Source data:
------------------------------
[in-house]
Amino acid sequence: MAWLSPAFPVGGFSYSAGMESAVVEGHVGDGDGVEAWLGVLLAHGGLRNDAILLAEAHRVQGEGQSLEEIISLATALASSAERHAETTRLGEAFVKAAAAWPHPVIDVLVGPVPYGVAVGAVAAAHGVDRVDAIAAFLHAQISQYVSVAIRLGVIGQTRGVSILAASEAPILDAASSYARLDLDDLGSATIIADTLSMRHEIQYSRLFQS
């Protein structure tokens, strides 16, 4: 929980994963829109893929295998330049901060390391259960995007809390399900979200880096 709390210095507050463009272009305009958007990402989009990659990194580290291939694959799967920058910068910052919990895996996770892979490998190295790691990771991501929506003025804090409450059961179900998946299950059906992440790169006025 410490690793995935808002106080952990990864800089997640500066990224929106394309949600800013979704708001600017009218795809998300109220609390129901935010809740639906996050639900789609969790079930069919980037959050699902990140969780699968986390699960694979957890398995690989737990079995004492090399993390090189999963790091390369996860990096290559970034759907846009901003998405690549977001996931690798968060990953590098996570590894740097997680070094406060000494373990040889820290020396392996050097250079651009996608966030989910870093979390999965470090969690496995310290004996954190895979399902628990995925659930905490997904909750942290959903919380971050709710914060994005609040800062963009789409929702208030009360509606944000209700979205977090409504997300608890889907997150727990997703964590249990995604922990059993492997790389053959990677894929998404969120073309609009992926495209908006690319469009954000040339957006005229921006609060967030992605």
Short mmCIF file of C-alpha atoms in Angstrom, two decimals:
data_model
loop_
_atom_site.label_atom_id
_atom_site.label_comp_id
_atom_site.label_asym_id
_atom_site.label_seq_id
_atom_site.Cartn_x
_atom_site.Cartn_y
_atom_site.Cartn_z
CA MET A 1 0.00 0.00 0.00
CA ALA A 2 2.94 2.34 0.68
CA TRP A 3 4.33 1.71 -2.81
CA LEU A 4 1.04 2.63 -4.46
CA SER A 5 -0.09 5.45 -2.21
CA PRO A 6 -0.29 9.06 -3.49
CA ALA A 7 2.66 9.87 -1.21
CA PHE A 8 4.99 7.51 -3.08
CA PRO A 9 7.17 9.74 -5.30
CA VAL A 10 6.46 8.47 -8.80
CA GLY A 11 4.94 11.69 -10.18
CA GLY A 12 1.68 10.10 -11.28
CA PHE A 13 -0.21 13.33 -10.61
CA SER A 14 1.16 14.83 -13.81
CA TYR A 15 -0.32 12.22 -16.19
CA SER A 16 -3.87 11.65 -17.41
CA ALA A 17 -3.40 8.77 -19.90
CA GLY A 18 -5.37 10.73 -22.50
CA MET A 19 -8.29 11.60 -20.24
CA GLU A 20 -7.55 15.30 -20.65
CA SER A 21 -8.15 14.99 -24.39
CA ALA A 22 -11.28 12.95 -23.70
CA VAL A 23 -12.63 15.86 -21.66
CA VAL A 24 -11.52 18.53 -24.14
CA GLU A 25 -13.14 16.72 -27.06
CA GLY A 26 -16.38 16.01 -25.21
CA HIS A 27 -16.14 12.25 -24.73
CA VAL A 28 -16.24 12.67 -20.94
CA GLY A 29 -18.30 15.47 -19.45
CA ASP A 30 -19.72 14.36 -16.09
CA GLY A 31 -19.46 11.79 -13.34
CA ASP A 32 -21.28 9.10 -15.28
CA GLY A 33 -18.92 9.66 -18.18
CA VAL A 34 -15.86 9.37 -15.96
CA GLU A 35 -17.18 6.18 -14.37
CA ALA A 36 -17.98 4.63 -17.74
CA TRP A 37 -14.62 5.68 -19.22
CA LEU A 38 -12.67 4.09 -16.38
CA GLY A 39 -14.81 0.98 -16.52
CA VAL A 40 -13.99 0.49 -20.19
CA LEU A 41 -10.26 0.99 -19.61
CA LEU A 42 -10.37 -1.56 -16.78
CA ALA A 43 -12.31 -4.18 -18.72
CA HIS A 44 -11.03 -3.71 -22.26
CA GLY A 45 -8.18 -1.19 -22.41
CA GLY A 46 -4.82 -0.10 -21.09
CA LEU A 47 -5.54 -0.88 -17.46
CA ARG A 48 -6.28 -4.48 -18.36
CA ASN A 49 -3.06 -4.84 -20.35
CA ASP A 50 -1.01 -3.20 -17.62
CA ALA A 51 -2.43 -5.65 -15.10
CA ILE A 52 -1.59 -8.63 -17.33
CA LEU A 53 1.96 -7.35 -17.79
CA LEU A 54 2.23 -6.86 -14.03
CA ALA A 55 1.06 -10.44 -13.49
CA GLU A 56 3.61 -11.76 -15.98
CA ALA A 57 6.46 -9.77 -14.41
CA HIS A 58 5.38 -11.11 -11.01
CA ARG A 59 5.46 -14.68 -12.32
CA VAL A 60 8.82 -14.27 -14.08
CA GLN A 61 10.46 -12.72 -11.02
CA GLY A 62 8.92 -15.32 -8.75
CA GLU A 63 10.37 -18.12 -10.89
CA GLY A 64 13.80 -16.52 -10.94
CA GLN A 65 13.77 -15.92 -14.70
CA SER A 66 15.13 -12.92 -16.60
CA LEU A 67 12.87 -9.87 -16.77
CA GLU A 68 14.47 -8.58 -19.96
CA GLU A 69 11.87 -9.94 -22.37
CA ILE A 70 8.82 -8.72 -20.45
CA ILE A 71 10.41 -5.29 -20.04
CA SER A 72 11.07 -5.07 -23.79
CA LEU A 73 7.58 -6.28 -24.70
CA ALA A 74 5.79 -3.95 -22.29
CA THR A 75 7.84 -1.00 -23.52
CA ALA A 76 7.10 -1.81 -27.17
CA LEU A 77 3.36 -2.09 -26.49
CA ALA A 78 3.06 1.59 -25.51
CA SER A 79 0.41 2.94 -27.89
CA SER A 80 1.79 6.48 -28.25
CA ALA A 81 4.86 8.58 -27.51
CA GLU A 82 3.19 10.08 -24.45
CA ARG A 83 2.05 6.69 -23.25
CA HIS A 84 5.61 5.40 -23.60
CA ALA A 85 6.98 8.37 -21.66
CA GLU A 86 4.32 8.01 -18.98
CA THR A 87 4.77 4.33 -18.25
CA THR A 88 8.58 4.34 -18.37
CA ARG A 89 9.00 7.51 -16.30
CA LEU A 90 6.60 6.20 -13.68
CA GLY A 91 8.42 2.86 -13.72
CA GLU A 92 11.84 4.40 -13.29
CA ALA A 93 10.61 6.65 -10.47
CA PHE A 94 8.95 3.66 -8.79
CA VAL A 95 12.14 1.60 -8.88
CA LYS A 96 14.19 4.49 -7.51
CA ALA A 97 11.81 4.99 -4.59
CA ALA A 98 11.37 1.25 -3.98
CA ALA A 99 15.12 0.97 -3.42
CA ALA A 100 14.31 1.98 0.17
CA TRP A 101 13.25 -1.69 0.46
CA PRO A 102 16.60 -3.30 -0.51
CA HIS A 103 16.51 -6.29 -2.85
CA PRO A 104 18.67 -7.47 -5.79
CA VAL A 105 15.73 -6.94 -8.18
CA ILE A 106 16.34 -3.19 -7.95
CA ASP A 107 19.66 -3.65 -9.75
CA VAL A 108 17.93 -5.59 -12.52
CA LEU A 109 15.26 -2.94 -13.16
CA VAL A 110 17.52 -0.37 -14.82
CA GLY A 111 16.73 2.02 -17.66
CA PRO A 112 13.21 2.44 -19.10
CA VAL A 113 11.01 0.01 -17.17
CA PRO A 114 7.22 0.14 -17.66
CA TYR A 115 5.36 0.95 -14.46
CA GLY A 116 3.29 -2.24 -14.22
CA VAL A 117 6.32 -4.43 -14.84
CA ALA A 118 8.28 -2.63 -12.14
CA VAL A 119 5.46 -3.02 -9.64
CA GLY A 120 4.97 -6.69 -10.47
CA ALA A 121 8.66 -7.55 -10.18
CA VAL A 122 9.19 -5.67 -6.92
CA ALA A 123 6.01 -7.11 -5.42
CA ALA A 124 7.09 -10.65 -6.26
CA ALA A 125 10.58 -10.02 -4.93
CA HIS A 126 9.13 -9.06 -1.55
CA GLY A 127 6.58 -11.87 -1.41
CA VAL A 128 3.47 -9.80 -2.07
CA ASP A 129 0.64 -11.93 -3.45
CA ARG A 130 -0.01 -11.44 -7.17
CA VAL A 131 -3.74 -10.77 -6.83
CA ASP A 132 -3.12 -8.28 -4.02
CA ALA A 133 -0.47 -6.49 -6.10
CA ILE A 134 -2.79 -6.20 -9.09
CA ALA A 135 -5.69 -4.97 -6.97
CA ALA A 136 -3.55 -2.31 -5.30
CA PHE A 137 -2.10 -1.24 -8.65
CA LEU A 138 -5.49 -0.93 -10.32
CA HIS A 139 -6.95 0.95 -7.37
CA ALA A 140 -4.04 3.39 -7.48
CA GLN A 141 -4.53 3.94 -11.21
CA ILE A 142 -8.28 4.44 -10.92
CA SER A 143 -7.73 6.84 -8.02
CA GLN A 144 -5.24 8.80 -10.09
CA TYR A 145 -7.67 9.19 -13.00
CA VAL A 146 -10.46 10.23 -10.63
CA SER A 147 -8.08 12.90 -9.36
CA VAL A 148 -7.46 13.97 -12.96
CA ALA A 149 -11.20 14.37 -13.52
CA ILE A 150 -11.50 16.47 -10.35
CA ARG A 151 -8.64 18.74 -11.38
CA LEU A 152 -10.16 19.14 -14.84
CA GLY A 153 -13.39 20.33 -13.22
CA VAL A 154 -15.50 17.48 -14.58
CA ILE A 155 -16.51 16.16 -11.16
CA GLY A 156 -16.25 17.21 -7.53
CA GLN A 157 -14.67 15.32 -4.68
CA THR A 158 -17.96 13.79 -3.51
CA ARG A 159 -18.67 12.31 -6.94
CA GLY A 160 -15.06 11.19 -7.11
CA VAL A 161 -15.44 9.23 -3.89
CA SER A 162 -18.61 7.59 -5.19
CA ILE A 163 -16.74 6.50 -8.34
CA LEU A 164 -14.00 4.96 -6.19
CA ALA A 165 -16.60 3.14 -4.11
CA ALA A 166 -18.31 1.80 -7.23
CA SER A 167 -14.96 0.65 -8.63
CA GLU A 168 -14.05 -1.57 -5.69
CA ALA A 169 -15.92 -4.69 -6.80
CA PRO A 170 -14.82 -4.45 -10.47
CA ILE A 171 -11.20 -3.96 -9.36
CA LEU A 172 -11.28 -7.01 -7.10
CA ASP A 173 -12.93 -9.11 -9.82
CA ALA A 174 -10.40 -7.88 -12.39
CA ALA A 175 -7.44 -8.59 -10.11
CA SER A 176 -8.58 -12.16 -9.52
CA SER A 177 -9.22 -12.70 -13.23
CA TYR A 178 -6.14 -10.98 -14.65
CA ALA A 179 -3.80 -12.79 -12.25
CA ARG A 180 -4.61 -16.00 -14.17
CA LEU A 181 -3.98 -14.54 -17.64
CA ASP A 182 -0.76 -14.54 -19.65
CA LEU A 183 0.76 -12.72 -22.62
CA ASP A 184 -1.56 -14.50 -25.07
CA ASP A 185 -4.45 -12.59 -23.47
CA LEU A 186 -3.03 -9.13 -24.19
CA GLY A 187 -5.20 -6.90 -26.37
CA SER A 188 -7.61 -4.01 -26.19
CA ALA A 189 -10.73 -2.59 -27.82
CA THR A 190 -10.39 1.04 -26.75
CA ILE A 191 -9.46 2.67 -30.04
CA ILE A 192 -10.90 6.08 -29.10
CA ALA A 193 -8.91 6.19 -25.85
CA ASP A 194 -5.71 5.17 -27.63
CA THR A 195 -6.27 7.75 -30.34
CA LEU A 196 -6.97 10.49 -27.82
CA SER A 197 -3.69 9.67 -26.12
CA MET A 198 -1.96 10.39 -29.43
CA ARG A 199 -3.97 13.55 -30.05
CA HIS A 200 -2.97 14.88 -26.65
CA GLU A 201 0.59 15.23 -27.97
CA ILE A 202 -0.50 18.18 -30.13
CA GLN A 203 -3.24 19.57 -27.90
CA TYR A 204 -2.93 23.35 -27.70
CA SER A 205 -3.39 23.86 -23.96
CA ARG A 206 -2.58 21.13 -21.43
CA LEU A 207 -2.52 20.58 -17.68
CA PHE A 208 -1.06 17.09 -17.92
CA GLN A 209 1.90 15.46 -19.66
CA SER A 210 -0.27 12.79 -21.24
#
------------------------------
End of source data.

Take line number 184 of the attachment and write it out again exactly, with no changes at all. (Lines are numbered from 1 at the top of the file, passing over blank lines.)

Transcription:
CA ILE A 171 -11.20 -3.96 -9.36